“Buy my Abenomics,” begged Japan’s former Prime Minister Shinzo Abe in 2013 when he visited the trading floor at the New York Stock Exchange, rang the bell and called out his home stock market. Ten years on, it looks like investors finally are.

I say finally because while the market did bottom in Abe’s time (he followed up his speech with various corporate governance reforms that began to change sentiment), it didn’t exactly catch fire. By the end of last year, the Tokyo Stock Price Index was up only 61% since the big bell ring. The S&P 500 gained 127% in the same time frame (even after an utterly miserable 2022).

This year, however, everything looks a little different. Japan’s TOPIX is up more than 20% year to date. The S&P 500 is up by just under 15%. Japan is also catching up over longer time periods. Over five years, you’d have made 57% in the U.S. but a still solid 28% in Japan. 

So what’s driving the sudden burst of outperformance? Cheap stocks—and a new understanding that there is a clear catalyst to make them less cheap.

Let’s start with cheap. Around 50% of Japan’s companies trade on a price-to-book ratio of under 1. The median price-to-book ratio is just over 1 (in the U.S., the equivalent number is 3.9 times). Those book values might even be artificially low—assets in Japan are carried at book cost or market price, whatever is the lower (this is a legacy of deflation). Price-to-earning ratios look good too.

It took a long time for valuations in Japan to recover from the 1980s (think average P/E of over 45 times) and the 1990s (a lesser bubble with average P/Es peaking at more like 32 times), but the 12-month rolling forward P/E has now been lower than that of the world average since 2014. Right now, says Schroders Plc, around 25% of TOPIX trades are on a forward P/E of between 5 and 10, and a good 65% are under 20 times. You don’t see that in many countries—and particularly where the average company is also high-quality and awash with cash.

Cheap is as cheap does, of course. Japan, as Abe noted, has been cheap for a long time. On then to the catalyst, the thing that is making it less cheap—and should continue to do so. It is that the Tokyo Stock Exchange has had enough. Companies with a price-to-book ratio of less than one (remember that is over 50% of Japan’s listed companies) are being told to disclose their plan to change those ratios. The exchange has allies. Back in 2014, says UBS Group AG, there were fewer than 10 activist funds operating in Japan. Now there are around 70, all focused on trying to make Japanese companies think about their balance sheets, and get those book value ratios up along the way.

One obvious point, as the analysts at Verdad Research point out, is that just ordering the 50% of Japanese companies trading below book value to do something about it is about as useful as ordering the seas to whip up at a king’s will. After all, while low book values might have been one reason investors avoided Japan for decades, “markets set prices and a Japanese company cannot directly control the numerator of that P/B ratio,” according to Verdad.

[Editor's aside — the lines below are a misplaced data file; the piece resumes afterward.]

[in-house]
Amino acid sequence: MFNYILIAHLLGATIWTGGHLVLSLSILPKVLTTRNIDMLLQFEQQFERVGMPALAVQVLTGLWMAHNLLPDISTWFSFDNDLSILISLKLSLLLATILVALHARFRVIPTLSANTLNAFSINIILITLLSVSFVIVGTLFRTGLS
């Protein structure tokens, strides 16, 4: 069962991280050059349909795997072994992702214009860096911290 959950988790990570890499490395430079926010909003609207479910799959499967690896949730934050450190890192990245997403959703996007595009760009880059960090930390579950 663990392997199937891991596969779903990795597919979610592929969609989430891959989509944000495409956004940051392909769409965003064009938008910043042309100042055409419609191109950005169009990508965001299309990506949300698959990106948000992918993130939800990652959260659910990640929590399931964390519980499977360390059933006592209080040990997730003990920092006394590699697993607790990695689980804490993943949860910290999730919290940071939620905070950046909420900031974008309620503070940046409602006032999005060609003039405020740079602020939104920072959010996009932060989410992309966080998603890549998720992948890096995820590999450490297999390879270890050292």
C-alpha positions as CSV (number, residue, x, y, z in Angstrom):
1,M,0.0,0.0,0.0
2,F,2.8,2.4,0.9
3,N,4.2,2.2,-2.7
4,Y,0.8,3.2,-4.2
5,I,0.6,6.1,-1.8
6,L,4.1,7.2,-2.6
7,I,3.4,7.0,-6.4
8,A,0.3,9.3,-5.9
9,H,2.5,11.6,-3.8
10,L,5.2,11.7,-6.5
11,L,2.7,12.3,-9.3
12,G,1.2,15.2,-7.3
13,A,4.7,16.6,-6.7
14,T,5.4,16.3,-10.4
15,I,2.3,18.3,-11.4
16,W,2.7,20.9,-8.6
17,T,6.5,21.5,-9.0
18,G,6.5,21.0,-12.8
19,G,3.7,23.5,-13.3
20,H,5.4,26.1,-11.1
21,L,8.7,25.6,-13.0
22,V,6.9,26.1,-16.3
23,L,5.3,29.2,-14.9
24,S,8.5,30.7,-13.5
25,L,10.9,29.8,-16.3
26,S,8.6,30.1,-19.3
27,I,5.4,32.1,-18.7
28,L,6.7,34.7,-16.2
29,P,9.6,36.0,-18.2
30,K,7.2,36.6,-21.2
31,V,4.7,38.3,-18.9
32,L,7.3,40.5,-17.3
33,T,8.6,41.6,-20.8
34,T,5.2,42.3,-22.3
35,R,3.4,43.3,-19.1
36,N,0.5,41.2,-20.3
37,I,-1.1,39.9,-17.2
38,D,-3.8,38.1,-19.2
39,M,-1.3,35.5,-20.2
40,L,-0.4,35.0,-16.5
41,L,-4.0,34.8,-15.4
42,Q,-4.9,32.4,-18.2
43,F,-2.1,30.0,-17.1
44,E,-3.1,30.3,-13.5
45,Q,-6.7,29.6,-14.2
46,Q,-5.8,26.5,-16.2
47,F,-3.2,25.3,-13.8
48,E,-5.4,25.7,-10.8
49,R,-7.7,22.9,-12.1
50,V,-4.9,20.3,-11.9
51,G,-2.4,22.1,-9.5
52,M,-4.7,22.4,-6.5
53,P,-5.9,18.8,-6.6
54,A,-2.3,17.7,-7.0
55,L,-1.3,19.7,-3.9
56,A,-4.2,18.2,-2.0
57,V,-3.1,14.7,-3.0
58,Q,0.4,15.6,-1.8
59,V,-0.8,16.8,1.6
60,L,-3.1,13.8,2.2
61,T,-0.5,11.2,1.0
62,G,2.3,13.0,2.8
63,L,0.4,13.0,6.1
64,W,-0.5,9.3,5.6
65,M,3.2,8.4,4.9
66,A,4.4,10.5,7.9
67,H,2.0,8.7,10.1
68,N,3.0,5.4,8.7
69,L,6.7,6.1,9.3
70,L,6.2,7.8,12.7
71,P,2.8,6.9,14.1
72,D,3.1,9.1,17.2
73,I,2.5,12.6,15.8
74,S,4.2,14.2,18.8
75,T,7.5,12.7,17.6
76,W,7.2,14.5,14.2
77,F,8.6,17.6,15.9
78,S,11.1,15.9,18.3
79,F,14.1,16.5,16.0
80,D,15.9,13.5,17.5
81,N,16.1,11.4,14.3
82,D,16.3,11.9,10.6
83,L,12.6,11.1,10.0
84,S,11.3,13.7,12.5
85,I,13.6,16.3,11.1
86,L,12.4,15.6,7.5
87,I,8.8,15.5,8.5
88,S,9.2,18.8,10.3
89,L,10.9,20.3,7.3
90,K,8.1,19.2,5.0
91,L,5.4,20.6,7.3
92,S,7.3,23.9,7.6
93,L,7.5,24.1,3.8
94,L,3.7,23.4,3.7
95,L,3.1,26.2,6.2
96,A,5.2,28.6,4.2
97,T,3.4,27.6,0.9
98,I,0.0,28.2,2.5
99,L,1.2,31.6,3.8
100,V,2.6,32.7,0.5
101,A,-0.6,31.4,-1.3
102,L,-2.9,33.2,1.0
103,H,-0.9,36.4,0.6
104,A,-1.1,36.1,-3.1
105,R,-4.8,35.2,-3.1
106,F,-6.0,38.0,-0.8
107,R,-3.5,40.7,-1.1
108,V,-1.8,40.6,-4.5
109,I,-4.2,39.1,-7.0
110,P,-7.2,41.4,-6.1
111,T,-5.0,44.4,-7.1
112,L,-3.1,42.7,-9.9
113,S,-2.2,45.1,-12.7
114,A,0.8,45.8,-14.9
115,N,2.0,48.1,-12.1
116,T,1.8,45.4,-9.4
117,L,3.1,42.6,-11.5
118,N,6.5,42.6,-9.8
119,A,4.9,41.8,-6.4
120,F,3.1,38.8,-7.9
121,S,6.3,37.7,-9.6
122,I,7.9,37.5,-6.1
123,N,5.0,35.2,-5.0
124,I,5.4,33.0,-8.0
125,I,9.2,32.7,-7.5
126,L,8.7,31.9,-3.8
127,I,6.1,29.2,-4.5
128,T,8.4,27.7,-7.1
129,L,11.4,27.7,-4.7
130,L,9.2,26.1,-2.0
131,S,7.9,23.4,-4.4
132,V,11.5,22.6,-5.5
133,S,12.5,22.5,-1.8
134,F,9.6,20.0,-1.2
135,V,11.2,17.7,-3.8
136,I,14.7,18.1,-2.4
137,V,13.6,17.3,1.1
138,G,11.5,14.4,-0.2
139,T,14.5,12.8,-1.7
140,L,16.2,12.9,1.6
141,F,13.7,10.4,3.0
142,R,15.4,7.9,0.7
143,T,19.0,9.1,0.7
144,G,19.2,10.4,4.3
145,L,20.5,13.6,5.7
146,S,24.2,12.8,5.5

Yet the truth is that companies can control the denominator by paying out the surplus profits on their balance sheets rather than retaining them indefinitely. It is about time they did that. Japanese companies have become “significantly more profitable” since Abenomics but have also stayed “highly inclined” to hoard all that lovely cash, says Verdad. Over the last decade, for example, the total payout ratio in the U.S. (including buybacks) has been about four times higher than in Japan.

That number is on the move: Share buybacks hit a record high in Japan last year and look to do so again this year. If that change continues—and with 70 activist firms devoted to nagging the lowly valued pretty much full-time, why would it not?—so does the whole dynamic of the Japanese stock market.

Exciting times. But anyone who now rushes off to check on the 20% rise in the Japan funds in their portfolio is likely to be disappointed. It won’t be there. That’s partly down to currency (the weak yen drags down sterling returns), but it’s also about the kind of stocks most funds hold. They don’t hold the small, value stocks trading under book value: Very few analysts cover them and they aren’t that easy to find. They also don’t hold the larger value stocks, which are easier to find and have been the default buy option for those listening to the Japan story.

Instead, most investors in Japan tend to hold more growth-oriented stocks, says Zennor’s David Mitchinson, the ones that feel more comfortable but that were also already knocking around international valuations. A shame given that value has firmly outperformed growth in Japan recently (with banks and basic materials being the big winners).

Look at the U.K.’s listed Japan trusts and you get the idea. There is some double-digit action. Nippon Active Value stands out with a 23% year to date (it actually does invest in small and midcap value stocks), the Schroder Japan Trust comes in at 13%, and the AVI Japan Opportunity Trust at 8%. All are explicitly run by value investors. But there is also a sorry list of rather worse performances—the BG Japan Trust on 1.4% and the Atlantis Japan Growth Fund on -5% being a few examples.

The point here is simple. It may be that a rising tide lifts all boats in Japan. But if the reason to invest in it is because solid but cheap stocks are likely to get less cheap, they are probably those you want to be holding over the medium term. Warren Buffett gets that. In 2020, he bought into a large group of Japanese trading companies on the basis that they were both high quality and cheap. He’s doubled his money since—and is clearly hoping to do so again.

“We’re not done” investing in Japan, he says. The rest of us probably shouldn’t be either—as long as, like him, we are in the right Japan.

This article was provided by Bloomberg News.